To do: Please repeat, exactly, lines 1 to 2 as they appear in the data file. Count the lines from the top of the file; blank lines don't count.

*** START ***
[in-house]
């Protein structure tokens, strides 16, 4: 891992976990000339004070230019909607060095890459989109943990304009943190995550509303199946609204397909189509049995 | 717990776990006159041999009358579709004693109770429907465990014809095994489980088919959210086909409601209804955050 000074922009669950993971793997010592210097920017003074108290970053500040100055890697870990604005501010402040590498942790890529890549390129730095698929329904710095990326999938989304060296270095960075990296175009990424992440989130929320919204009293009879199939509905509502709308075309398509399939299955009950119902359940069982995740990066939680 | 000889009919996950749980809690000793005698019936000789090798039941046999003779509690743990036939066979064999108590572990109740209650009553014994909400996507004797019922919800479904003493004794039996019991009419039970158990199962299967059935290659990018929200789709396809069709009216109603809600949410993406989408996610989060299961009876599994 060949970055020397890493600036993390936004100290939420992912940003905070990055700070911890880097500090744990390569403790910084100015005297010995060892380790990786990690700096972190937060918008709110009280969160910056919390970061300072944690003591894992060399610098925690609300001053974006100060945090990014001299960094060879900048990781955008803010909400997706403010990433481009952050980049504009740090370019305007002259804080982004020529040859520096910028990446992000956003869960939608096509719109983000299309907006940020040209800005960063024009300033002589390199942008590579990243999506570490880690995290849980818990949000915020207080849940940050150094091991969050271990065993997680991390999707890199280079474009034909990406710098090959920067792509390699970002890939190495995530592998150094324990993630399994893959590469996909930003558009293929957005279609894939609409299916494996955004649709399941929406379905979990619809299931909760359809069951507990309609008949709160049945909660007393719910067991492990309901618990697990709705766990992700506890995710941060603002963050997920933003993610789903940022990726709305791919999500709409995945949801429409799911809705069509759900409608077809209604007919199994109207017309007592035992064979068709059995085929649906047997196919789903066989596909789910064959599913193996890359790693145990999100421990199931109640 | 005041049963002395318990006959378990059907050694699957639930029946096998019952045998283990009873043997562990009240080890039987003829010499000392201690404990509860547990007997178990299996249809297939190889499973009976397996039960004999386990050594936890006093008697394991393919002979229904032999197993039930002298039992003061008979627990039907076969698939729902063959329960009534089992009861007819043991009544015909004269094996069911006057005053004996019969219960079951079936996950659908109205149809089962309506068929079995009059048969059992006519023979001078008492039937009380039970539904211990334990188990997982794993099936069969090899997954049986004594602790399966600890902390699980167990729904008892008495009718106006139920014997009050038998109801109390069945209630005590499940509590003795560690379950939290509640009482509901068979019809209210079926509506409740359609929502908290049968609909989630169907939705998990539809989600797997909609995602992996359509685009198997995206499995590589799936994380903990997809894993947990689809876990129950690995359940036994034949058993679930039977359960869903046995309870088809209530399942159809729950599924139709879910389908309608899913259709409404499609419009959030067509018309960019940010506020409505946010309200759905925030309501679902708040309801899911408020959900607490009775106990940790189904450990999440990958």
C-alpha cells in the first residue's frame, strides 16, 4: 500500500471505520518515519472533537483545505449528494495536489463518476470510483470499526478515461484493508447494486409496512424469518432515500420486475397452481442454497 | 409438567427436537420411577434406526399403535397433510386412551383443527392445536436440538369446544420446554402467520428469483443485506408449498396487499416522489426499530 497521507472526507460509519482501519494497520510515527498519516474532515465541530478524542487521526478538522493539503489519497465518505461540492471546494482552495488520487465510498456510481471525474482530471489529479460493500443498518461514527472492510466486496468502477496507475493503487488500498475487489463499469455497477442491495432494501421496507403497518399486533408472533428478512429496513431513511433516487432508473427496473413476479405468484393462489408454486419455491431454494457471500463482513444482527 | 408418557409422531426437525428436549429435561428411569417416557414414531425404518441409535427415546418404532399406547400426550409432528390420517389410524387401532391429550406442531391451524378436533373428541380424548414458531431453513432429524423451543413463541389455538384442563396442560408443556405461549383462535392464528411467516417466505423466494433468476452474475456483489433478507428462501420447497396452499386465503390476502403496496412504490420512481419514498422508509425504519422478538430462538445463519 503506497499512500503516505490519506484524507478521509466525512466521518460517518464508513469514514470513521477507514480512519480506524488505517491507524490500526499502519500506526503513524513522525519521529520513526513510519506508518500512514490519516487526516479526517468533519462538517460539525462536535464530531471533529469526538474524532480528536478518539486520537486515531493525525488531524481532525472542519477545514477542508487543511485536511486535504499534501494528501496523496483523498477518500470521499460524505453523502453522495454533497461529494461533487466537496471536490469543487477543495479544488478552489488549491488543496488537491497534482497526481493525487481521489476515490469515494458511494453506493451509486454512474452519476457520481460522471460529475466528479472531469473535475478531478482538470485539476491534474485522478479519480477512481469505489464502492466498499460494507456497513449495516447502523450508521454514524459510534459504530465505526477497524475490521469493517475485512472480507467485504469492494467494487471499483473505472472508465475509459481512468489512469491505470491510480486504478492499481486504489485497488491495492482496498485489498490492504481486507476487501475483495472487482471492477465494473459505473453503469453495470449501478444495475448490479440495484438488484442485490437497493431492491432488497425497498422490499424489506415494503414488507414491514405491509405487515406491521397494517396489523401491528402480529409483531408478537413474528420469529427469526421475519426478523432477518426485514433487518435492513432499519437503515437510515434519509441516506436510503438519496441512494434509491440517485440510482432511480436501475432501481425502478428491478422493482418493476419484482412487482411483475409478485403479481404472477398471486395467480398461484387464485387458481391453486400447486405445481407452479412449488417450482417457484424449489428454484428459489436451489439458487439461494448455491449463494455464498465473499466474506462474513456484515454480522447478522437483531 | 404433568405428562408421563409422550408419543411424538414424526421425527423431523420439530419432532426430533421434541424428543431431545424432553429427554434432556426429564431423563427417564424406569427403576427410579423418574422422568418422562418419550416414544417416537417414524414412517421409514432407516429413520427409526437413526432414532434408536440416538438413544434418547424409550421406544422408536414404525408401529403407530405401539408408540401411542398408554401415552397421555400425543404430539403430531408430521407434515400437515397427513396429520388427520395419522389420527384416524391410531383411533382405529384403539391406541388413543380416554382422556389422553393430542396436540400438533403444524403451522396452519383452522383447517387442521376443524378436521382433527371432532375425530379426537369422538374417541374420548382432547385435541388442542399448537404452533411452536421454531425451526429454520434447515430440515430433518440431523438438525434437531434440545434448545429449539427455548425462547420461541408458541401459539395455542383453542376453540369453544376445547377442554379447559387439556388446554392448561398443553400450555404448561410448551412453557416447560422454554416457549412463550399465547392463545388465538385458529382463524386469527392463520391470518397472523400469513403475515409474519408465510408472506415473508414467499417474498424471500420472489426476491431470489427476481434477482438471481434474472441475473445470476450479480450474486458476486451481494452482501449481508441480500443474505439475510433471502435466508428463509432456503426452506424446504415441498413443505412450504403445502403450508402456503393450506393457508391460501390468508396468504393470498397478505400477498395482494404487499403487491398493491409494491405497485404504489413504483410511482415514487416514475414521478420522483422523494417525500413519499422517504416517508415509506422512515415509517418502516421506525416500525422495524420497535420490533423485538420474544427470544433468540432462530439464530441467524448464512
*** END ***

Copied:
[in-house]
């Protein structure tokens, strides 16, 4: 891992976990000339004070230019909607060095890459989109943990304009943190995550509303199946609204397909189509049995 | 717990776990006159041999009358579709004693109770429907465990014809095994489980088919959210086909409601209804955050 000074922009669950993971793997010592210097920017003074108290970053500040100055890697870990604005501010402040590498942790890529890549390129730095698929329904710095990326999938989304060296270095960075990296175009990424992440989130929320919204009293009879199939509905509502709308075309398509399939299955009950119902359940069982995740990066939680 | 000889009919996950749980809690000793005698019936000789090798039941046999003779509690743990036939066979064999108590572990109740209650009553014994909400996507004797019922919800479904003493004794039996019991009419039970158990199962299967059935290659990018929200789709396809069709009216109603809600949410993406989408996610989060299961009876599994 060949970055020397890493600036993390936004100290939420992912940003905070990055700070911890880097500090744990390569403790910084100015005297010995060892380790990786990690700096972190937060918008709110009280969160910056919390970061300072944690003591894992060399610098925690609300001053974006100060945090990014001299960094060879900048990781955008803010909400997706403010990433481009952050980049504009740090370019305007002259804080982004020529040859520096910028990446992000956003869960939608096509719109983000299309907006940020040209800005960063024009300033002589390199942008590579990243999506570490880690995290849980818990949000915020207080849940940050150094091991969050271990065993997680991390999707890199280079474009034909990406710098090959920067792509390699970002890939190495995530592998150094324990993630399994893959590469996909930003558009293929957005279609894939609409299916494996955004649709399941929406379905979990619809299931909760359809069951507990309609008949709160049945909660007393719910067991492990309901618990697990709705766990992700506890995710941060603002963050997920933003993610789903940022990726709305791919999500709409995945949801429409799911809705069509759900409608077809209604007919199994109207017309007592035992064979068709059995085929649906047997196919789903066989596909789910064959599913193996890359790693145990999100421990199931109640 | 005041049963002395318990006959378990059907050694699957639930029946096998019952045998283990009873043997562990009240080890039987003829010499000392201690404990509860547990007997178990299996249809297939190889499973009976397996039960004999386990050594936890006093008697394991393919002979229904032999197993039930002298039992003061008979627990039907076969698939729902063959329960009534089992009861007819043991009544015909004269094996069911006057005053004996019969219960079951079936996950659908109205149809089962309506068929079995009059048969059992006519023979001078008492039937009380039970539904211990334990188990997982794993099936069969090899997954049986004594602790399966600890902390699980167990729904008892008495009718106006139920014997009050038998109801109390069945209630005590499940509590003795560690379950939290509640009482509901068979019809209210079926509506409740359609929502908290049968609909989630169907939705998990539809989600797997909609995602992996359509685009198997995206499995590589799936994380903990997809894993947990689809876990129950690995359940036994034949058993679930039977359960869903046995309870088809209530399942159809729950599924139709879910389908309608899913259709409404499609419009959030067509018309960019940010506020409505946010309200759905925030309501679902708040309801899911408020959900607490009775106990940790189904450990999440990958």